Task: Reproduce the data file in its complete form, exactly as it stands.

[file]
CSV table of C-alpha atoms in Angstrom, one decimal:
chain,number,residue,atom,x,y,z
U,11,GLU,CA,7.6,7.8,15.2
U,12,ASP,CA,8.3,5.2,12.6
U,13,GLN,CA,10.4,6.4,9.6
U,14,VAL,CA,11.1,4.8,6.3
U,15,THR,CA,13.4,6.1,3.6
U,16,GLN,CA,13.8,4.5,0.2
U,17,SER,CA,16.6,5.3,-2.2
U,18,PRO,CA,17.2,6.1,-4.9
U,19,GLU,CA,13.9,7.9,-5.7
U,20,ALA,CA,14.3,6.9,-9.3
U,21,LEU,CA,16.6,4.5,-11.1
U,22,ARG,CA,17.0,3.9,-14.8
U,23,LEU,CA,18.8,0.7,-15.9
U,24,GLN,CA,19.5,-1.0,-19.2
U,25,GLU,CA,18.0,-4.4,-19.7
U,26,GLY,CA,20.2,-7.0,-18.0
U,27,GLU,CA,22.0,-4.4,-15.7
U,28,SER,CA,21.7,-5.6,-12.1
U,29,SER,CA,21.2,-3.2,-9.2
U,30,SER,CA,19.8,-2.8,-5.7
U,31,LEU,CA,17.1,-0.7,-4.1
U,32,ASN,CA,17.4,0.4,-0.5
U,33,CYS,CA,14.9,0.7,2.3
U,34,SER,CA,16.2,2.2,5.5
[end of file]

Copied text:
CSV table of C-alpha atoms in Angstrom, one decimal:
chain,number,residue,atom,x,y,z
U,11,GLU,CA,7.6,7.8,15.2
U,12,ASP,CA,8.3,5.2,12.6
U,13,GLN,CA,10.4,6.4,9.6
U,14,VAL,CA,11.1,4.8,6.3
U,15,THR,CA,13.4,6.1,3.6
U,16,GLN,CA,13.8,4.5,0.2
U,17,SER,CA,16.6,5.3,-2.2
U,18,PRO,CA,17.2,6.1,-4.9
U,19,GLU,CA,13.9,7.9,-5.7
U,20,ALA,CA,14.3,6.9,-9.3
U,21,LEU,CA,16.6,4.5,-11.1
U,22,ARG,CA,17.0,3.9,-14.8
U,23,LEU,CA,18.8,0.7,-15.9
U,24,GLN,CA,19.5,-1.0,-19.2
U,25,GLU,CA,18.0,-4.4,-19.7
U,26,GLY,CA,20.2,-7.0,-18.0
U,27,GLU,CA,22.0,-4.4,-15.7
U,28,SER,CA,21.7,-5.6,-12.1
U,29,SER,CA,21.2,-3.2,-9.2
U,30,SER,CA,19.8,-2.8,-5.7
U,31,LEU,CA,17.1,-0.7,-4.1
U,32,ASN,CA,17.4,0.4,-0.5
U,33,CYS,CA,14.9,0.7,2.3
U,34,SER,CA,16.2,2.2,5.5